Britain will be 'run for the wealthy and powerful' if Tories retain power - Labour

How 'the Axe' helped Labour

UK will be 'run for the wealthy and powerful' if Tories retain power
Rare and exclusive video shows the horrific price paid by activists for challenging the rule of jihadist extremists in Syria

The price to be paid for challenging the rule of extremists

A revolution now 'consuming its own children'
Welcome to the world of Megagames

Welcome to the world of Megagames

300 players take part in Watch the Skies! board game in London
'Nymphomaniac' actress reveals what it was really like to star in one of the most explicit films ever

Charlotte Gainsbourg on 'Nymphomaniac'

Starring in one of the most explicit films ever
Robert Fisk in Abu Dhabi: The Emirates' out-of-sight migrant workers helping to build the dream projects of its rulers

Robert Fisk in Abu Dhabi

The Emirates' out-of-sight migrant workers helping to build the dream projects of its rulers
Vince Cable interview: Charging fees for employment tribunals was 'a very bad move'

Vince Cable exclusive interview

Charging fees for employment tribunals was 'a very bad move'
Iwan Rheon interview: Game of Thrones star returns to his Welsh roots to record debut album

Iwan Rheon is returning to his Welsh roots

Rheon is best known for his role as the Bastard of Bolton. It's gruelling playing a sadistic torturer, he tells Craig McLean, but it hasn't stopped him recording an album of Welsh psychedelia
Russell Brand's interview with Ed Miliband has got everyone talking about The Trews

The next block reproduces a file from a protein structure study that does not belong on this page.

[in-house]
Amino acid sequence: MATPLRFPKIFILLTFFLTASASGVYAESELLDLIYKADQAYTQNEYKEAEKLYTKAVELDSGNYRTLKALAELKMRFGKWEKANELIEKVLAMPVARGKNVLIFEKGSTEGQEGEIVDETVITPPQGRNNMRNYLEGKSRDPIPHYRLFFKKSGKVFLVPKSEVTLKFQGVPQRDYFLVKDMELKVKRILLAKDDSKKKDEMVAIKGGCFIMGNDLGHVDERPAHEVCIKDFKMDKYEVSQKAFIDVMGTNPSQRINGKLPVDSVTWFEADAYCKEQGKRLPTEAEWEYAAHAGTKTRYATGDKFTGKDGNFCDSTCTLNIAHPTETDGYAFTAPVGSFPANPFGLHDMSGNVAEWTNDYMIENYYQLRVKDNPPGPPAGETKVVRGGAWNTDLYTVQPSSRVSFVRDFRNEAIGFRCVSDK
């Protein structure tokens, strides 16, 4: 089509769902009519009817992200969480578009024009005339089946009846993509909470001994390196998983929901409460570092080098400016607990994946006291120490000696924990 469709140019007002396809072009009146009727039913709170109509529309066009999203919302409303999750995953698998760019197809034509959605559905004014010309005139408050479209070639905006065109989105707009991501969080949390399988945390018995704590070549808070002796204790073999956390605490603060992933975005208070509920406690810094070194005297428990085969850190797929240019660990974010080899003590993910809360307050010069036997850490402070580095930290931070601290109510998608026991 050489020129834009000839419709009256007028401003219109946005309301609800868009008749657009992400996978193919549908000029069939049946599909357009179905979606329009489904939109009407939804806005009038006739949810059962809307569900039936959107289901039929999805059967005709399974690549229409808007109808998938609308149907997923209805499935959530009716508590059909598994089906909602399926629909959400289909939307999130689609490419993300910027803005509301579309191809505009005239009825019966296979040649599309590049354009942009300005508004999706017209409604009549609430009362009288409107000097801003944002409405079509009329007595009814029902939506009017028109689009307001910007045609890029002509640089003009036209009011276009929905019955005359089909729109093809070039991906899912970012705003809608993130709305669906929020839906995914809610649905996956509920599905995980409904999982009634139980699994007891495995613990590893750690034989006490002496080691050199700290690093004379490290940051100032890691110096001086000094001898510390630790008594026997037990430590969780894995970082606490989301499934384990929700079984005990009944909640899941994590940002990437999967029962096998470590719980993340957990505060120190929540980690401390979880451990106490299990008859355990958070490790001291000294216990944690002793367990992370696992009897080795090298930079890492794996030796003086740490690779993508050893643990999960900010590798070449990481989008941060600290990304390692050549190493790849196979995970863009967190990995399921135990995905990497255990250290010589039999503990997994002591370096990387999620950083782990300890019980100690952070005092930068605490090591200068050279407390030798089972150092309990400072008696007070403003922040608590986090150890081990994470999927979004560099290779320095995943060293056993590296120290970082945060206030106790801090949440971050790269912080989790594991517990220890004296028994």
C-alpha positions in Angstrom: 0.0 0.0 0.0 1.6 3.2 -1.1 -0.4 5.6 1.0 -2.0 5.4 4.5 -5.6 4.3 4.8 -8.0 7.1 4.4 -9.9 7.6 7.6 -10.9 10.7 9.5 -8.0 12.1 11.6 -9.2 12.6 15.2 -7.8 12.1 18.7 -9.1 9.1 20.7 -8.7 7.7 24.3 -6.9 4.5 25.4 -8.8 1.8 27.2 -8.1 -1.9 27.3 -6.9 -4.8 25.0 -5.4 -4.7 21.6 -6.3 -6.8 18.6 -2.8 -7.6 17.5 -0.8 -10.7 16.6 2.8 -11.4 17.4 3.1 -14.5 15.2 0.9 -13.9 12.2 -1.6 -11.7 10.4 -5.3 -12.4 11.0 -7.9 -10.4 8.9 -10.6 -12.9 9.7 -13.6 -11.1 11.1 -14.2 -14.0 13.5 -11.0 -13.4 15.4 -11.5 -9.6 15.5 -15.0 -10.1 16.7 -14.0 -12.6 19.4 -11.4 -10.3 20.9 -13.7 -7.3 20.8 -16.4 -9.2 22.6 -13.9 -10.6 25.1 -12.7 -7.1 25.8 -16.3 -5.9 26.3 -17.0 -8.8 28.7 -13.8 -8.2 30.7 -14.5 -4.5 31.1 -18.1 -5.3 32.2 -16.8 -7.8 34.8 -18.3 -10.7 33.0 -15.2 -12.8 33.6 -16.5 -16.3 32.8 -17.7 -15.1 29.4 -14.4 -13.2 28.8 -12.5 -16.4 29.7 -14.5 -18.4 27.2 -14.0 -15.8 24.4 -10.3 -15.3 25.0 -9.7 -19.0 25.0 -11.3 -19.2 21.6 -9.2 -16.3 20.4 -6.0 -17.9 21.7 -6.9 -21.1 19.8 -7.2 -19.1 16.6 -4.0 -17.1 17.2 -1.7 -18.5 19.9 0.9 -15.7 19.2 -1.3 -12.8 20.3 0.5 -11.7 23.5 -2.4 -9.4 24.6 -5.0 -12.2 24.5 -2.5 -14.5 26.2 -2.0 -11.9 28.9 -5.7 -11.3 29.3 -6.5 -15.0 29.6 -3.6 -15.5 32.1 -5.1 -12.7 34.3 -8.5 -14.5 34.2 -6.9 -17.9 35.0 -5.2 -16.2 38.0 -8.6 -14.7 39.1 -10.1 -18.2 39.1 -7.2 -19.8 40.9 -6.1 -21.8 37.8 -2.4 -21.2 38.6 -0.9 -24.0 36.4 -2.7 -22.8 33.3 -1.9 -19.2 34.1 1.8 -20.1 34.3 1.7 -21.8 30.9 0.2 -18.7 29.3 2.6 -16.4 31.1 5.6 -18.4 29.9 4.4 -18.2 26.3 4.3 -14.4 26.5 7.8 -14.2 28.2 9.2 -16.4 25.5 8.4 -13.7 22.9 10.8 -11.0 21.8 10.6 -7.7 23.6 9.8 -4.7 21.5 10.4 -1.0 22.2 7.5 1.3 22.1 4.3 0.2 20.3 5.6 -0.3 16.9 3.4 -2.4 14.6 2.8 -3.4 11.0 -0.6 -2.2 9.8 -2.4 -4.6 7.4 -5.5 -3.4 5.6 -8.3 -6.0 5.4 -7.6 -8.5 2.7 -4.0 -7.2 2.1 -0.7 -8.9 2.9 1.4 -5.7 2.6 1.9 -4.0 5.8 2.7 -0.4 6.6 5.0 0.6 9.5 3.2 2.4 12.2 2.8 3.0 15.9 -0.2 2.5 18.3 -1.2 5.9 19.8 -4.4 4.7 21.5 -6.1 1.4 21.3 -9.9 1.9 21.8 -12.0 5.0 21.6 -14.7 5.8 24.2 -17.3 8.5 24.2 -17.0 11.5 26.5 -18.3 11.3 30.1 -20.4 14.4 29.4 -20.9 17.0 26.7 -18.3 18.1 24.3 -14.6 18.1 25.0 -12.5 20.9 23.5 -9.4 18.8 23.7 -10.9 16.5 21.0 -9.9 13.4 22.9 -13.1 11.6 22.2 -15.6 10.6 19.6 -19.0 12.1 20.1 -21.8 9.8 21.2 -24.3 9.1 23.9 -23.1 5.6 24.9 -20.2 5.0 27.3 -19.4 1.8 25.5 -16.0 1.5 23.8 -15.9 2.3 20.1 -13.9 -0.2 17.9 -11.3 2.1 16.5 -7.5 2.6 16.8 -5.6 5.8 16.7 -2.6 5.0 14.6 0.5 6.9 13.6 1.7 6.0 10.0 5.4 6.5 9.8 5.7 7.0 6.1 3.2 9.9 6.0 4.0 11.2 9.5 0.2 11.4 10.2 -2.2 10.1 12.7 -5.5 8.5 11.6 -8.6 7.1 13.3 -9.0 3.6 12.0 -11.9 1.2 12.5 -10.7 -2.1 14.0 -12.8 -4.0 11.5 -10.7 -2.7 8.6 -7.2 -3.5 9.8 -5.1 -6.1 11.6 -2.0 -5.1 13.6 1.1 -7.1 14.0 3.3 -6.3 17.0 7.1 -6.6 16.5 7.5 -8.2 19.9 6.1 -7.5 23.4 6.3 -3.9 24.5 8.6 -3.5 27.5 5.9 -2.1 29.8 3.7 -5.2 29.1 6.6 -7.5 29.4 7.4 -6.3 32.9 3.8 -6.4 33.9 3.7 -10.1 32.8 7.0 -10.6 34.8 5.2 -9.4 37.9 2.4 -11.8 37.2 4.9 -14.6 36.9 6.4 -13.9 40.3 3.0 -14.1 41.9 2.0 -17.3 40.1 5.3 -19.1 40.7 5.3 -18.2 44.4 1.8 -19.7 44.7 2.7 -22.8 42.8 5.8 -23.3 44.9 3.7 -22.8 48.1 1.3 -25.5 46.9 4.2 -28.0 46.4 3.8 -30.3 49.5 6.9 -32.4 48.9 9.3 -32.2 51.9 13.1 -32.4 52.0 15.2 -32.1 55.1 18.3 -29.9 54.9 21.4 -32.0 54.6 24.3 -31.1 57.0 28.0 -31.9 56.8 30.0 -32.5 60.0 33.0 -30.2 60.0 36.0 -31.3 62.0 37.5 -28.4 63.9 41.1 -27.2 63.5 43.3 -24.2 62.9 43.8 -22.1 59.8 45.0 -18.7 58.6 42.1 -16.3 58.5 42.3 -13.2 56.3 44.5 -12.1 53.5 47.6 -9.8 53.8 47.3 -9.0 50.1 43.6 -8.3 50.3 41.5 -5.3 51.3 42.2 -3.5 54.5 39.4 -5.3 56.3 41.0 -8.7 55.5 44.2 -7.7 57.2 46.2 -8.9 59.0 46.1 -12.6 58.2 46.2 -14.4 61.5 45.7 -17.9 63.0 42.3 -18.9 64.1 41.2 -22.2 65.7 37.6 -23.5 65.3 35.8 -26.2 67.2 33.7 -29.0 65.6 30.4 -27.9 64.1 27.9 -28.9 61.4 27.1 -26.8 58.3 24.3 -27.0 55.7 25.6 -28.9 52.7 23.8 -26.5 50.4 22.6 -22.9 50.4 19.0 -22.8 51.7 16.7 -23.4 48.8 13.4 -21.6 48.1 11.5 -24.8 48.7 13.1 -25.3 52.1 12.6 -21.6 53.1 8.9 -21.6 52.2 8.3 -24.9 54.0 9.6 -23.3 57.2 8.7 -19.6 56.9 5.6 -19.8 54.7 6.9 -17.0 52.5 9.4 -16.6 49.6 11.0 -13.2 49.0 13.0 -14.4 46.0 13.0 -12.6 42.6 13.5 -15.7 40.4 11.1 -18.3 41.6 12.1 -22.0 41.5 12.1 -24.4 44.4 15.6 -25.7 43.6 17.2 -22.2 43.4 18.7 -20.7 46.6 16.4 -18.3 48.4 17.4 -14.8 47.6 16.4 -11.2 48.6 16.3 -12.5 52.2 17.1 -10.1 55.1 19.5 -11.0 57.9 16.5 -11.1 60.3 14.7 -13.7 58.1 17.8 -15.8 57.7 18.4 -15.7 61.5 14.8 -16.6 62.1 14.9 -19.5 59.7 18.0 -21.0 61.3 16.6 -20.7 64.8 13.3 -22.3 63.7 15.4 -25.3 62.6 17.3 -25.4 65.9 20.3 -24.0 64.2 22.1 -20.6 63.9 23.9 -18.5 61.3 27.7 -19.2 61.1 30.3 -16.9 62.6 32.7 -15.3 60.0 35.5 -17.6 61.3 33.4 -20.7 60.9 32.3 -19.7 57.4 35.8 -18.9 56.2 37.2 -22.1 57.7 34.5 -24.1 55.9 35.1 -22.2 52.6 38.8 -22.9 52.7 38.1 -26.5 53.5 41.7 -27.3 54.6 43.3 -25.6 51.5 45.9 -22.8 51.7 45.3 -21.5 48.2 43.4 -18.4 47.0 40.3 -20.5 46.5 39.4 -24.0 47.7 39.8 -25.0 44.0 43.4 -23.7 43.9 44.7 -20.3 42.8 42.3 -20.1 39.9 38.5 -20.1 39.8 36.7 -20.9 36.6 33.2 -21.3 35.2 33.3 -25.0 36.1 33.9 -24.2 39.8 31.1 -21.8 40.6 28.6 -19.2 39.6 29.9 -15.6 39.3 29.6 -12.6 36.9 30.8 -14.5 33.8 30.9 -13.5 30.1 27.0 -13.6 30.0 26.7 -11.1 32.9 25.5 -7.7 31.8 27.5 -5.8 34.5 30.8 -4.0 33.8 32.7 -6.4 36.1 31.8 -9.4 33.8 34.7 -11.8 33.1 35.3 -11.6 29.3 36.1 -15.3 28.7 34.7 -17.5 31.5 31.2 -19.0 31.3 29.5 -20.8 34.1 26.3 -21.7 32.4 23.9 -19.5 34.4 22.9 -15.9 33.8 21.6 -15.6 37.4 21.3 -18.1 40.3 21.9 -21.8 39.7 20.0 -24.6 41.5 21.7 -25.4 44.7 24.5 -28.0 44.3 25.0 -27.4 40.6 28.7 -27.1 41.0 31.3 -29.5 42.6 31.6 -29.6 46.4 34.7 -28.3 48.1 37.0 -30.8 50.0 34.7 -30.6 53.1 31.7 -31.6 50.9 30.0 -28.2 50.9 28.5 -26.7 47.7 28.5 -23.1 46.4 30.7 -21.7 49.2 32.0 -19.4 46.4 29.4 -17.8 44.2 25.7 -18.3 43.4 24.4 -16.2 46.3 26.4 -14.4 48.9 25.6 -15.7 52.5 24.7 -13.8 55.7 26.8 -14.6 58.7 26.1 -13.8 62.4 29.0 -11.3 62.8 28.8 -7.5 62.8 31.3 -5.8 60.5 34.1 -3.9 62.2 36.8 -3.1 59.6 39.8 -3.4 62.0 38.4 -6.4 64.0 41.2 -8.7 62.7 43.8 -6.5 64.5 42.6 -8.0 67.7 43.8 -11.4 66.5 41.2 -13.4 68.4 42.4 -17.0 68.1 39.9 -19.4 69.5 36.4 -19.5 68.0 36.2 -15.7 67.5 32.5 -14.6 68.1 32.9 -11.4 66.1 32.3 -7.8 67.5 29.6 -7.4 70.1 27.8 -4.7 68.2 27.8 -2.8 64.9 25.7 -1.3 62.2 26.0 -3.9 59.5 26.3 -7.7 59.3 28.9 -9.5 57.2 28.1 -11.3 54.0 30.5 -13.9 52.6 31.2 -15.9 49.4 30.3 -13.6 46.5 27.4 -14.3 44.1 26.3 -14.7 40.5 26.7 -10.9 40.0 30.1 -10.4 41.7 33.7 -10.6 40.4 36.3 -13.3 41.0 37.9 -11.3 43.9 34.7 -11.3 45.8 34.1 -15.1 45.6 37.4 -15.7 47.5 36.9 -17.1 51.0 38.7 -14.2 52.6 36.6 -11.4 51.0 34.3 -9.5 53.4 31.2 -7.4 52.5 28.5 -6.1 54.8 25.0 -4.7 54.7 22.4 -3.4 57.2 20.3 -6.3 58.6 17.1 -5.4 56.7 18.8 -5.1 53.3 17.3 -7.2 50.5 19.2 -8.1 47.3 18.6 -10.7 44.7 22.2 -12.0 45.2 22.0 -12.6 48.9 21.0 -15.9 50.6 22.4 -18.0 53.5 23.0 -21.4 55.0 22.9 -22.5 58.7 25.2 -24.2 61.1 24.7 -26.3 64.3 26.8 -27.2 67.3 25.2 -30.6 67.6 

Everyone is talking about The Trews

Russell Brand's 'true news' videos attract millions of viewers. But today's 'Milibrand' interview introduced his resolutely amateurish style to a whole new crowd
Morne Hardenberg interview: Cameraman for BBC's upcoming show Shark on filming the ocean's most dangerous predator

It's time for my close-up

Meet the man who films great whites for a living
Increasing numbers of homeless people in America keep their mobile phones on the streets

Homeless people keep mobile phones

A homeless person with a smartphone is a common sight in the US. And that's creating a network where the 'hobo' community can share information - and fight stigma - like never before
'Queer saint' Peter Watson left his mark on British culture by bankrolling artworld giants

'Queer saint' who bankrolled artworld giants

British culture owes a huge debt to Peter Watson, says Michael Prodger
Pushkin Prizes: Unusual exchange programme aims to bring countries together through culture

Pushkin Prizes brings countries together

Ten Scottish schoolchildren and their Russian peers attended a creative writing workshop in the Highlands this week
14 best kids' hoodies

14 best kids' hoodies

Don't get caught out by that wind on the beach. Zip them up in a lightweight top to see them through summer to autumn
Robert Fisk in Abu Dhabi: The acceptable face of the Emirates

The acceptable face of the Emirates

Has Abu Dhabi found a way to blend petrodollars with principles, asks Robert Fisk